WASHINGTON—Rep. Steny Hoyer (D-Md.) was House Majority Leader in 2009 when the federal minimum wage was increased to its present level of $7.25, and he was happy to be in the same job on July 18 as the lower chamber of Congress voted to more than double it.
“I was House Majority Leader the last time we raised the minimum wage, and I’m proud to bring this legislation to the floor now,” Hoyer told colleagues before the vote.
The Raise the Wage Act of 2019, which was approved on a 231–199 vote, will increase the federal minimum to $15 an hour by 2025, the largest increase ever under one bill.
The Congressional Budget Office (CBO) said on July 8 that as many as 3.7 million jobs could be lost if the measure becomes law, but the office’s study also projected that as many as 17 million Americans would benefit.
“That’s literally the entire state of Oklahoma. That’s how many jobs would be lost under this bill,” House Minority Whip Rep. Steve Scalise (R-La.) told colleagues during the floor debate.
The House version or something substantially like it must now pass the Senate and be signed into law by President Donald Trump.
But the Senate is controlled by Republicans who mostly oppose such a steep increase. Senate Majority Leader Mitch McConnell (R-Ky.) has no plans to bring a Senate version of the House bill up for a vote, bluntly telling Fox News on July 18 that “we’re not going to be doing that.”
Trump has previously given contradictory indications of his position on the issue, but White House officials have promised a veto if the House bill reaches his desk.
The White House view is that Trump’s 2017 tax cuts have boosted wages at a record pace and pushed unemployment to historic lows, so the problems Democrats are focusing on with the minimum wage increase are already being addressed effectively.
The measure approved by the House includes a provision that requires the Government Accountability Office (GAO) to conduct a study after the first two of six graduated hikes en route to the $15 level.
The GAO study requirement was added via an amendment introduced by Reps. Stephanie Murphy (D-Fla.) and Tom O’Halleran (D-Ariz.), both of whom are members of the moderate Democratic Blue Dog caucus.
The GAO study would assess if effects of the first two increases vary from one region of the country to another. White House economic adviser Larry Kudlow has argued that the minimum should be allowed to vary according to economic conditions across the country.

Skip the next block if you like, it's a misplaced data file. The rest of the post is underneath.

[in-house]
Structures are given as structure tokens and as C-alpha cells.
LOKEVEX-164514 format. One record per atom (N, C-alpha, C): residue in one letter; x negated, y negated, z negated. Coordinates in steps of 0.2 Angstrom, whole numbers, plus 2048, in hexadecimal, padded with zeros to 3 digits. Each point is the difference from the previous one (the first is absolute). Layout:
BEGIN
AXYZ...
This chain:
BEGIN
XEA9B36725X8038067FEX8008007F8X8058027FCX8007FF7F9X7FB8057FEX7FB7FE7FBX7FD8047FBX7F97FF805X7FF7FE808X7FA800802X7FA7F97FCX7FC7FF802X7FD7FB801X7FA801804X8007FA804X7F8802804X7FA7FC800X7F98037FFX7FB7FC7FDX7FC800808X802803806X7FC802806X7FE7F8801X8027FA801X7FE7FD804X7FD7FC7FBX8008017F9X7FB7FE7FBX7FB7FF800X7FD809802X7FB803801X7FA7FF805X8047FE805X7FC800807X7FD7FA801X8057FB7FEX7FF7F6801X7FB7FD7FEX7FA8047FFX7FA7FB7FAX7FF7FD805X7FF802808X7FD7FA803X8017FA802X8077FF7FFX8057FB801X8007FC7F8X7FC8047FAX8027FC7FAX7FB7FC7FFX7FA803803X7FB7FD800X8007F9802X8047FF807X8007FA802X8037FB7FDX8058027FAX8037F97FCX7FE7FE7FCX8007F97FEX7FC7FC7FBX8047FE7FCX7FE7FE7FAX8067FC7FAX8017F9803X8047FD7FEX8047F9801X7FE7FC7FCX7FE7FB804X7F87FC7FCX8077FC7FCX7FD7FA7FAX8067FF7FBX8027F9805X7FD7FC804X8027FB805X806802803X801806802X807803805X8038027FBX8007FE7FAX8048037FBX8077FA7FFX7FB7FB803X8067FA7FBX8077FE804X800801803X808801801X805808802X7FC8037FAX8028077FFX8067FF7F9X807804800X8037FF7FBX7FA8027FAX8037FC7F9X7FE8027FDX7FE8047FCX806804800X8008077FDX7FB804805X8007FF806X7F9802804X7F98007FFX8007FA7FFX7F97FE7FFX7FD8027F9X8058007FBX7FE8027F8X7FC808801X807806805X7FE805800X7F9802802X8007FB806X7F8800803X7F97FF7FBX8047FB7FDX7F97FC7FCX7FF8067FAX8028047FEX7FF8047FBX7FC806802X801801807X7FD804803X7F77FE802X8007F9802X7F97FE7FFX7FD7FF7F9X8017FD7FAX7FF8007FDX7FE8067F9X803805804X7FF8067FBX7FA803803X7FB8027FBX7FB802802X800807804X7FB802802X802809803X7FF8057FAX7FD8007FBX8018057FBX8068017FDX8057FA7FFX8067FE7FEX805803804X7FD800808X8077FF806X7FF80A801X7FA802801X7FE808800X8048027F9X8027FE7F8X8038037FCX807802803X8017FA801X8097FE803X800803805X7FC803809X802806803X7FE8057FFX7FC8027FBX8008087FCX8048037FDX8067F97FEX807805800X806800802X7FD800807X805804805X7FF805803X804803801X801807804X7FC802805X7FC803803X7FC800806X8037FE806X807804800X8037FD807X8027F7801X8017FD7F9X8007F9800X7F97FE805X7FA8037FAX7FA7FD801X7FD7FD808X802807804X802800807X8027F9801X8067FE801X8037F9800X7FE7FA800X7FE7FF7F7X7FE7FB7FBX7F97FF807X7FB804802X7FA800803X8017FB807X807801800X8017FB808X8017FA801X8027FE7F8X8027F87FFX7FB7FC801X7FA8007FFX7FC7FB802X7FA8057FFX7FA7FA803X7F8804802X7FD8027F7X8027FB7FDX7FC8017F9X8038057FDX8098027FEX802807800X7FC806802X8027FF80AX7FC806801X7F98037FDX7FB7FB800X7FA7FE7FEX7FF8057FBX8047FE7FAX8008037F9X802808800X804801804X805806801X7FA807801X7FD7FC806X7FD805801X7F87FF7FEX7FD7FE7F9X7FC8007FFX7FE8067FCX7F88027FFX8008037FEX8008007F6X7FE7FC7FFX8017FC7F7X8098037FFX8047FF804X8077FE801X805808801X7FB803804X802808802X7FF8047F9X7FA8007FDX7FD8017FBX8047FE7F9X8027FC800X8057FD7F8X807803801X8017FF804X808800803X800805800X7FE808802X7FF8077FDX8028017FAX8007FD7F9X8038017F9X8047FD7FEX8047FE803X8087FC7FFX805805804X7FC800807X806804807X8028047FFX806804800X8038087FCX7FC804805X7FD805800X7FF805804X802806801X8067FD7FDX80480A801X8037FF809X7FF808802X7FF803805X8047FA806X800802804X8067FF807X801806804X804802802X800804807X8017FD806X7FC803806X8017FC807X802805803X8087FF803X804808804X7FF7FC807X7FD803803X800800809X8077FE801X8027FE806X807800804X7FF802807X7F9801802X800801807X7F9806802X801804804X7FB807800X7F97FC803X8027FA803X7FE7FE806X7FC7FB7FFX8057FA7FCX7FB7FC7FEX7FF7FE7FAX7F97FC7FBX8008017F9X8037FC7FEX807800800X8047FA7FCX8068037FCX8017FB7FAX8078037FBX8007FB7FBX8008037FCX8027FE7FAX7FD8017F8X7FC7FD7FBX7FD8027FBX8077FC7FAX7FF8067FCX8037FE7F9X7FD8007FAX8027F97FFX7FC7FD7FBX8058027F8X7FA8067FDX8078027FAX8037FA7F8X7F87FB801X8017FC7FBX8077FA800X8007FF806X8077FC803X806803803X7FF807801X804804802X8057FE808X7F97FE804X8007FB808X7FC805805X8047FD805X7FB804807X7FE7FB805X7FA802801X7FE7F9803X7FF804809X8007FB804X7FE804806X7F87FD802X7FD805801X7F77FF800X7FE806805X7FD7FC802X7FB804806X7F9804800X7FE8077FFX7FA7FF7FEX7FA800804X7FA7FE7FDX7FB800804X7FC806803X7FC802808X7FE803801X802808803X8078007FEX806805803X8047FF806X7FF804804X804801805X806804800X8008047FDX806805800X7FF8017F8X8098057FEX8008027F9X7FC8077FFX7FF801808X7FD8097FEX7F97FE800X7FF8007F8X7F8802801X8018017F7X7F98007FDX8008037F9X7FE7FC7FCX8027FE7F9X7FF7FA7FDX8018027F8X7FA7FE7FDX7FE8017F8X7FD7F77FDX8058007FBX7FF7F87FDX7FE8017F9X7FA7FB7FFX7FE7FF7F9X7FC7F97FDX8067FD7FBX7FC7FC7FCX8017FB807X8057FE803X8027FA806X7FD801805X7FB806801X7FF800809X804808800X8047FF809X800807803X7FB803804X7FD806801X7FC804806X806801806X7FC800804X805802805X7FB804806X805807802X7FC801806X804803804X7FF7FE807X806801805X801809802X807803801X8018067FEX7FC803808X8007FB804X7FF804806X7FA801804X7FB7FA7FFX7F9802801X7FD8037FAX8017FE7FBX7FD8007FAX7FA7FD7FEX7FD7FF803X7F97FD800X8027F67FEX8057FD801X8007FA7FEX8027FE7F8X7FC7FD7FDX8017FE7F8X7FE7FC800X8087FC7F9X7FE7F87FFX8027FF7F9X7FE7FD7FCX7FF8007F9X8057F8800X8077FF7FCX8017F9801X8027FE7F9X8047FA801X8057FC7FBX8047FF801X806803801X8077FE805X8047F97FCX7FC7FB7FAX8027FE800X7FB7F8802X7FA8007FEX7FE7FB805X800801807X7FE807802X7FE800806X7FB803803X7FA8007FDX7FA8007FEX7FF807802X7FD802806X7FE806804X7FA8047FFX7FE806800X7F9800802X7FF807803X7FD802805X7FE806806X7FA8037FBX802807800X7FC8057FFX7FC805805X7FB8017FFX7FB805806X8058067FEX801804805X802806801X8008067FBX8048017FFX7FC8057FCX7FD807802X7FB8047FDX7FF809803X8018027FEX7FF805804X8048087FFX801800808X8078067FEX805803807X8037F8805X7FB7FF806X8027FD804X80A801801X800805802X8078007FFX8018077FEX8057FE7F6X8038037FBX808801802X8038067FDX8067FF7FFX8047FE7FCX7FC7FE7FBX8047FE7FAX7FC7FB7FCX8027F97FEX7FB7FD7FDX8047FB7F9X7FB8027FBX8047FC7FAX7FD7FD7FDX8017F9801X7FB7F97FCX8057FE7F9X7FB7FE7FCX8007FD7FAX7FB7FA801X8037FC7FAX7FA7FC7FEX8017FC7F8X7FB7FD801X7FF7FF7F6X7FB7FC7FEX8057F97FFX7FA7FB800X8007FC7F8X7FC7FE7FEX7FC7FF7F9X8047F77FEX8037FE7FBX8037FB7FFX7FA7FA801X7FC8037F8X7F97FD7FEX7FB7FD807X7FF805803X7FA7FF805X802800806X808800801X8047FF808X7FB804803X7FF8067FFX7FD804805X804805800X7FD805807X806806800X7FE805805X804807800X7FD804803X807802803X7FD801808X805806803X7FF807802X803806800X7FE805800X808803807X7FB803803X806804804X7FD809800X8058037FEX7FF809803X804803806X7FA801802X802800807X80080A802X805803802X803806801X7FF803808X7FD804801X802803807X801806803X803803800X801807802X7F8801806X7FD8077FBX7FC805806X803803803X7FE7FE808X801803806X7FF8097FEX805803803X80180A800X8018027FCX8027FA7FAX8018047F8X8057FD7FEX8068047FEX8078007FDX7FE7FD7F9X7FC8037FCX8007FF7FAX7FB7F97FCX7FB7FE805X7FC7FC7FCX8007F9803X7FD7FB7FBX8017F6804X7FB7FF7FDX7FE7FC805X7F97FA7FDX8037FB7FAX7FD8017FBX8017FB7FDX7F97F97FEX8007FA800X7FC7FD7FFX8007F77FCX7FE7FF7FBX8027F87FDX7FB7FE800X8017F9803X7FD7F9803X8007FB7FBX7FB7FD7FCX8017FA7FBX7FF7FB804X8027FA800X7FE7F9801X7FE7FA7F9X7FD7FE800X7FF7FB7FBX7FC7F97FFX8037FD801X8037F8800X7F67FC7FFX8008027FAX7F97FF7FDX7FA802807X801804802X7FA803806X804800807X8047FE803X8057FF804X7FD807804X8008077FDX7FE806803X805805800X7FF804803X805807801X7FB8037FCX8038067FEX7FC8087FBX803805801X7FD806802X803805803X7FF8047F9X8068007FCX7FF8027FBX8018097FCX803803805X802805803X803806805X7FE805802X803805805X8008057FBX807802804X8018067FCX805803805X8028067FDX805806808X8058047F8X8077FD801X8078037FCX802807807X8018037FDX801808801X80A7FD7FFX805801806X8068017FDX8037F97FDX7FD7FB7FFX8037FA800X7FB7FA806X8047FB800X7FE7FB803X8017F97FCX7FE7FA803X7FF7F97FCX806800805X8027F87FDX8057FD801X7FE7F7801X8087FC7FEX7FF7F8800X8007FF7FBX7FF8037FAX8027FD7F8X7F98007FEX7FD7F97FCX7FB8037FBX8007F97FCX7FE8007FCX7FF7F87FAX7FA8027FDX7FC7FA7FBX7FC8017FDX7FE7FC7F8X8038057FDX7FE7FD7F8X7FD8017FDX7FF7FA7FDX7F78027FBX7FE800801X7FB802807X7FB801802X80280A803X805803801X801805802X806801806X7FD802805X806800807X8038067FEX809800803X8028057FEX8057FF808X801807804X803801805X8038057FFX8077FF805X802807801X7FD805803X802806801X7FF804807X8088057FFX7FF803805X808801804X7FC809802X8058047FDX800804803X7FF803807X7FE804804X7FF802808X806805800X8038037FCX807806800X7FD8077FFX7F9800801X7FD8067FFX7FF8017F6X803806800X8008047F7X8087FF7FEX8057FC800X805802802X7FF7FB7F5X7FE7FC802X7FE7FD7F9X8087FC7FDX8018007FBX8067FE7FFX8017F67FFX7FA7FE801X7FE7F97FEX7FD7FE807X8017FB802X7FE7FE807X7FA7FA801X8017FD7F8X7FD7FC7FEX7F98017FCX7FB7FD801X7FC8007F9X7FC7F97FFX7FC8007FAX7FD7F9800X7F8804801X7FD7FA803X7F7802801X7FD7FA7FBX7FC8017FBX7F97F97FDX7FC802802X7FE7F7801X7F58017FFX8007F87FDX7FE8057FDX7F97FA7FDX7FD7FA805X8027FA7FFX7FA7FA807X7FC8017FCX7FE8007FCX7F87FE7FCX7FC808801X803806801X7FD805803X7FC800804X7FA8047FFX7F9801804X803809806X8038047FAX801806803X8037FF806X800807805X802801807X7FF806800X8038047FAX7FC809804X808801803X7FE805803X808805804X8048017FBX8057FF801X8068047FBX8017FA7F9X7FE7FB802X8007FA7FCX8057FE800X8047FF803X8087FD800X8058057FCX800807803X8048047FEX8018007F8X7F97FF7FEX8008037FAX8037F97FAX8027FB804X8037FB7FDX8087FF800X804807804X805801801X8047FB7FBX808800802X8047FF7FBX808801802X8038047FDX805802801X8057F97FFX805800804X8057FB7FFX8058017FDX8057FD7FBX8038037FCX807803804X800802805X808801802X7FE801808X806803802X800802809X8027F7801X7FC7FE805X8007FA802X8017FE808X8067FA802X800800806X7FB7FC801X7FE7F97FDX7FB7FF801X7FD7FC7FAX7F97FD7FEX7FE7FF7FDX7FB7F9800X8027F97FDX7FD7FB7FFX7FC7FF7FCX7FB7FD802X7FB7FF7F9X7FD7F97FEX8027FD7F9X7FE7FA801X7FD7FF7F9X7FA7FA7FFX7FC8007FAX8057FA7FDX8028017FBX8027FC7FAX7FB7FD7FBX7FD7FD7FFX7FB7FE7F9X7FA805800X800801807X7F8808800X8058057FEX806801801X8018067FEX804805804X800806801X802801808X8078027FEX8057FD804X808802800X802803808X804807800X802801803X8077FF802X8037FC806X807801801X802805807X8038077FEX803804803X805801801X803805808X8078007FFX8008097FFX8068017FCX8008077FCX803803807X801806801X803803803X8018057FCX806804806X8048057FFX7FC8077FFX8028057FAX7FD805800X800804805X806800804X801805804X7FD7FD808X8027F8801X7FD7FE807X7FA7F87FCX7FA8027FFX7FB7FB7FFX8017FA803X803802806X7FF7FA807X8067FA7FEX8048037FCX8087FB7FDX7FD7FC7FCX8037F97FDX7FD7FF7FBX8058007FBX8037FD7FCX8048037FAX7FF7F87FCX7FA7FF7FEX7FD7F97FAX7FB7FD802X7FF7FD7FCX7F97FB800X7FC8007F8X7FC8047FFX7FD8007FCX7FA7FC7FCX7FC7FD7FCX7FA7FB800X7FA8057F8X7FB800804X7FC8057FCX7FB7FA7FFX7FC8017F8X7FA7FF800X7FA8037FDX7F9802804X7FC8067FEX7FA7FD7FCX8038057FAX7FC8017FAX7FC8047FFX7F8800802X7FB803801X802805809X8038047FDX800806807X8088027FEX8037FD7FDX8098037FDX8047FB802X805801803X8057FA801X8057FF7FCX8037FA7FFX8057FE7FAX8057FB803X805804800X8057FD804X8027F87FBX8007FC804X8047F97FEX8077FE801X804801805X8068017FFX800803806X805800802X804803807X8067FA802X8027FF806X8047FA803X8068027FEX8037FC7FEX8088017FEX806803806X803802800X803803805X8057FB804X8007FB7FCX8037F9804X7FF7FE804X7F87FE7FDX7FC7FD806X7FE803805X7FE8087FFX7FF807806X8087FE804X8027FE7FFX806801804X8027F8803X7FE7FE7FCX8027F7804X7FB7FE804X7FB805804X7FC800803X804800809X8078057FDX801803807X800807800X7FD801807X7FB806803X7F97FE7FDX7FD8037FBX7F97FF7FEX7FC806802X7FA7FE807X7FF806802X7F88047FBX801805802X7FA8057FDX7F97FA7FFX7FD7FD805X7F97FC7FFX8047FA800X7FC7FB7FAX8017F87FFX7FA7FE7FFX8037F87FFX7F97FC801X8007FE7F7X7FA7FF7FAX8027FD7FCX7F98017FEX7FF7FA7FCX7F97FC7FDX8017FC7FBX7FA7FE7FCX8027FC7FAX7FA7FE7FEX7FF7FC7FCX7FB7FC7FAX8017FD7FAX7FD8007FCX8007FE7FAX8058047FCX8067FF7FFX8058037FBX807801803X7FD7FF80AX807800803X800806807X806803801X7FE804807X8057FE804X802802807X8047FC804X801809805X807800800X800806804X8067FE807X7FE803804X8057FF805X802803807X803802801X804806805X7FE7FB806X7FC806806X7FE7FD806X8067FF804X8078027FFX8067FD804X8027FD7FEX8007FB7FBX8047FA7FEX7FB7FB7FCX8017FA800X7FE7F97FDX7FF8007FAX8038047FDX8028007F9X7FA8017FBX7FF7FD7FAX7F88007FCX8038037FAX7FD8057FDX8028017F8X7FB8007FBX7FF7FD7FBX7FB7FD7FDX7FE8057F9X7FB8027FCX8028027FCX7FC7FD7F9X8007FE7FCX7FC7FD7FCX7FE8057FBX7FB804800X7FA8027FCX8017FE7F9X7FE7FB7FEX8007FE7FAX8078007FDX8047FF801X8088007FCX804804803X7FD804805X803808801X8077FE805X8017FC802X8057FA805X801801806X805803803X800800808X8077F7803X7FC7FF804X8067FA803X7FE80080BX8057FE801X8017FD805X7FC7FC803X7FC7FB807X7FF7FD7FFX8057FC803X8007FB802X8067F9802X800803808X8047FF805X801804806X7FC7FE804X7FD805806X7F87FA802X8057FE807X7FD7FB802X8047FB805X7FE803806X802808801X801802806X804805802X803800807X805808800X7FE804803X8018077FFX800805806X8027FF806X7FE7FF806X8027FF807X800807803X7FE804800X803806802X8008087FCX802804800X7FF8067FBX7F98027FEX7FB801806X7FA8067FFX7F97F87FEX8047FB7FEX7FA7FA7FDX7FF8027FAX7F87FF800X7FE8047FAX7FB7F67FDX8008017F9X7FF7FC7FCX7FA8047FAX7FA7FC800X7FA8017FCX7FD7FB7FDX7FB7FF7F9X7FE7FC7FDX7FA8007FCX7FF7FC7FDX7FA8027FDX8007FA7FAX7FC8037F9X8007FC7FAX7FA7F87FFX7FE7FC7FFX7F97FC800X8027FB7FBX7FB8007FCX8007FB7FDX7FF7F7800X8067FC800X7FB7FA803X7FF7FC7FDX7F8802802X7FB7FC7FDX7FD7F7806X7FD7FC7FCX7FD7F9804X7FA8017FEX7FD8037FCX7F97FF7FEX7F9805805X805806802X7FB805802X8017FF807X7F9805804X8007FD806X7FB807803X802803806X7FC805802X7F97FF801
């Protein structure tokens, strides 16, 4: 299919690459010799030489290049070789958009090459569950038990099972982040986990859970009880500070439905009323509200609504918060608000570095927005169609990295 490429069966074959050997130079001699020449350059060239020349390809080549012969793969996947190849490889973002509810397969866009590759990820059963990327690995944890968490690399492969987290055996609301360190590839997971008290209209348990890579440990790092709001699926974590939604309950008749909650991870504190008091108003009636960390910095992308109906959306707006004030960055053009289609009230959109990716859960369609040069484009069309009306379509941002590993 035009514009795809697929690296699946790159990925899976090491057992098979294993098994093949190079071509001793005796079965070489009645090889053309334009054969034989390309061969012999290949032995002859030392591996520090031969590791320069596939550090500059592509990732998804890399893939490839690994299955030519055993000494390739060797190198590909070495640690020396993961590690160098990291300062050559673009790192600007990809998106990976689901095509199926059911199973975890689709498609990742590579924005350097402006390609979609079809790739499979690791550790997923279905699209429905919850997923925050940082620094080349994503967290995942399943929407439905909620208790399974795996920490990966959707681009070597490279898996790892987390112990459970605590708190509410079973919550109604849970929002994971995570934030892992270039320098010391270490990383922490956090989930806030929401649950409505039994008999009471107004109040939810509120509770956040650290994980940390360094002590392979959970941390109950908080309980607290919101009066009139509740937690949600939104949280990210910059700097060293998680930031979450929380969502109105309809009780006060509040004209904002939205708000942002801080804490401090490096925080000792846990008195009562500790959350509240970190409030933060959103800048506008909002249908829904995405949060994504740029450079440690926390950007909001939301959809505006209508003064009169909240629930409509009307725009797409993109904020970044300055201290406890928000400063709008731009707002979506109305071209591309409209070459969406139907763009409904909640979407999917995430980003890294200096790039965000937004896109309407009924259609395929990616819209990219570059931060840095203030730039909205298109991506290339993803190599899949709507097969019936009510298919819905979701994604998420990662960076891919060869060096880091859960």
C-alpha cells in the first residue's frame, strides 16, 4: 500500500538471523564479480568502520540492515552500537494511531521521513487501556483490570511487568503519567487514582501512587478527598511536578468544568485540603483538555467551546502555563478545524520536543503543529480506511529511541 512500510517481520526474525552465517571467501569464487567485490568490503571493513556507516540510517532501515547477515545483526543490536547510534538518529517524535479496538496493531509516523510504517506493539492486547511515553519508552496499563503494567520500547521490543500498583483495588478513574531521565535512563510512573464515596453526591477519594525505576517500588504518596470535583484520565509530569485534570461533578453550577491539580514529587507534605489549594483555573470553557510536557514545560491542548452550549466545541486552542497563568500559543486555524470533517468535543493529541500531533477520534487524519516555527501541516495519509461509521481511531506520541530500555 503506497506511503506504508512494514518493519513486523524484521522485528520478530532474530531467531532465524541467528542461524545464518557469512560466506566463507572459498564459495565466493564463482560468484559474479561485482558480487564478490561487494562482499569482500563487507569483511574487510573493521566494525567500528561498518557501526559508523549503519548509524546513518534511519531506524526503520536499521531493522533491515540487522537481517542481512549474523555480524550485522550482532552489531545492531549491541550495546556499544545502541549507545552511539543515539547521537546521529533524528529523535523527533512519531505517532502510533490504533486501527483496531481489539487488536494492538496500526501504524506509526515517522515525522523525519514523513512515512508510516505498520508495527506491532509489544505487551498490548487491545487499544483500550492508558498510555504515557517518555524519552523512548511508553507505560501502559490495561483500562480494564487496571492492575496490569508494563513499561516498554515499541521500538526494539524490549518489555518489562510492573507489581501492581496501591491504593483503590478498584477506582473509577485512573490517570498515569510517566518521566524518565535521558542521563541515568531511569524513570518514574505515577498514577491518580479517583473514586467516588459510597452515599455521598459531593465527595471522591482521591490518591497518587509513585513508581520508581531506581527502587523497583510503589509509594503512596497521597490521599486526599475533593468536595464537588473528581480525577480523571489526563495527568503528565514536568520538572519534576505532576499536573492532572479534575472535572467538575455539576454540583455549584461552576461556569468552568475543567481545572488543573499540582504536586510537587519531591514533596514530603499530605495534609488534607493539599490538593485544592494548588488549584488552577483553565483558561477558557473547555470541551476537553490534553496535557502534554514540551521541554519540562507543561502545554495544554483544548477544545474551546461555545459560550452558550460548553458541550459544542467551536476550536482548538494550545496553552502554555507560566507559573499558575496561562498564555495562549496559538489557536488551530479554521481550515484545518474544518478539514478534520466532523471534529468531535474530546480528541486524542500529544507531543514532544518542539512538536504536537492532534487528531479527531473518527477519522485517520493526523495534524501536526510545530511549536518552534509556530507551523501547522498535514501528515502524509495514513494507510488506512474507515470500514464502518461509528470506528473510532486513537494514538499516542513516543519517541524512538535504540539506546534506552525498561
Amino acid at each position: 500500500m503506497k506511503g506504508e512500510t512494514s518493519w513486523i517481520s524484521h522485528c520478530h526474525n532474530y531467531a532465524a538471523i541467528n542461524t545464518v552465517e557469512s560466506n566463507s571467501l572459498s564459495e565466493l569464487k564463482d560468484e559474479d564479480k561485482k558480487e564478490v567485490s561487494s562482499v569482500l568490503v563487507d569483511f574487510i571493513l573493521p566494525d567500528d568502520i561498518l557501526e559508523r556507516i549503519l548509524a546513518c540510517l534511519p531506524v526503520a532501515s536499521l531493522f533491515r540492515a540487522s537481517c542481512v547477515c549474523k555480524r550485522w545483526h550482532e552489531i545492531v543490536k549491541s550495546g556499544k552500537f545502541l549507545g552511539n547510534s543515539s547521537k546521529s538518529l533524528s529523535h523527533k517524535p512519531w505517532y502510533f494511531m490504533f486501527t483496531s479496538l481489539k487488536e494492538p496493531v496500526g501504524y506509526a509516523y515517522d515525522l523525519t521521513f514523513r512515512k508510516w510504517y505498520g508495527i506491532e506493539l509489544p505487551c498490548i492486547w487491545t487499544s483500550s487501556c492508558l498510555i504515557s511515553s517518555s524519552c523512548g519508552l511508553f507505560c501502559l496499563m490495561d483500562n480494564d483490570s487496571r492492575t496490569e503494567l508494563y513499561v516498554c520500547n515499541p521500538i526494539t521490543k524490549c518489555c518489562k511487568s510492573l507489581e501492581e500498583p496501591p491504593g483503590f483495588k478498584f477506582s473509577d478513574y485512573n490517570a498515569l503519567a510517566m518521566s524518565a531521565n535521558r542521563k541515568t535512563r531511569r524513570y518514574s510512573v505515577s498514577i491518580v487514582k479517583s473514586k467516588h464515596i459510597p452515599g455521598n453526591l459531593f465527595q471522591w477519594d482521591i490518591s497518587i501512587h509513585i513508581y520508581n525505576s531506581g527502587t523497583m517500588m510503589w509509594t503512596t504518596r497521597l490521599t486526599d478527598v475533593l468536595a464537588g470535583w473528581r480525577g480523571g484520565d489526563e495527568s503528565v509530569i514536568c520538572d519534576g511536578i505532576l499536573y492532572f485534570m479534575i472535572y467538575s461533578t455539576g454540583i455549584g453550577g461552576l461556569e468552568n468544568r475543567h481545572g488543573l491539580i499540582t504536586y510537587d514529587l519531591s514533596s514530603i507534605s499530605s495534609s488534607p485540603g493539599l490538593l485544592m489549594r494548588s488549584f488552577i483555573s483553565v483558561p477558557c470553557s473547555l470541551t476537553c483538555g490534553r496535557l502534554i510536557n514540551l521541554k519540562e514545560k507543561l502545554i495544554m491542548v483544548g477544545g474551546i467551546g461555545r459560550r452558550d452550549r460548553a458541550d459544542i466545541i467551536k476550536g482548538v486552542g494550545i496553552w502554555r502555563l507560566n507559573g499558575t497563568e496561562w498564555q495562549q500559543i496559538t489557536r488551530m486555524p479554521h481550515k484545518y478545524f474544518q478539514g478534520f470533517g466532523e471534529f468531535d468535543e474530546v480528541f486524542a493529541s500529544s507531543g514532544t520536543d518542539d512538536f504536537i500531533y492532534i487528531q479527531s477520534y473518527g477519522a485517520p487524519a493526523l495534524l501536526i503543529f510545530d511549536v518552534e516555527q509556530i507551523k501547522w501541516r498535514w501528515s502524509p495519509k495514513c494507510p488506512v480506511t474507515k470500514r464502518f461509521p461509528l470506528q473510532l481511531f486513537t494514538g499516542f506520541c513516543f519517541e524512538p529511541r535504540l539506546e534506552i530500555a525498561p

The measure also eliminates the subminimum wage for workers who depend on tips.
The measure also provides for future increases to the minimum wage indexed to inflation.
House Republicans tried but failed to send the bill back to a committee with instructions to amend the text to exempt businesses with fewer than 10 employees or total annual sales of less than $1 million.
The Republican effort was defeated on a 210–208 tally. A spokesman for the National Federation of Independent Business issued a statement after the House vote, calling it “a devastating blow to small business.”
Republican campaign strategists interviewed by The Epoch Times on July 18 predicted similarly dire consequences if the House bill becomes law.
John Thomas, president of California-based Thomas Partners, said, “This is dead on arrival in the Senate. It’s the Democrats’ desperate attempt to shift the conversation back to wages and away from socialism, health care for illegals, late-term abortions. Trouble is, their wage increase will kill millions of jobs and hurt the economy that is in overdrive.”
Democrats agreed the outlook in the Senate is bleak. Jim Manley, former communications director for then-Senate Majority Leader Harry Reid (D-Nev.) was pleased “that proponents of the bill managed to get it out of the House, but unless changes are made in the Senate, such as tax incentives for small businesses, it will never become law, because of Republican opposition.”
Jimmy Williams, former senior economic adviser to Sen. Dick Durbin (D-Ill.), agreed, saying the House bill “is long overdue. It’s also dead in the Senate since McConnell won’t bring it up.”
Tim Chapman, executive director of Heritage Action, a conservative political advocacy group, told The Epoch Times that “Democrats are pushing the issue because they understand the working-class vote is crucial for the 2020 election.”
“Many of those voters crossed the aisle to support Trump in 2016, and the GOP would be wise to develop a working-class policy agenda that can help keep those voters in the fold,” he said.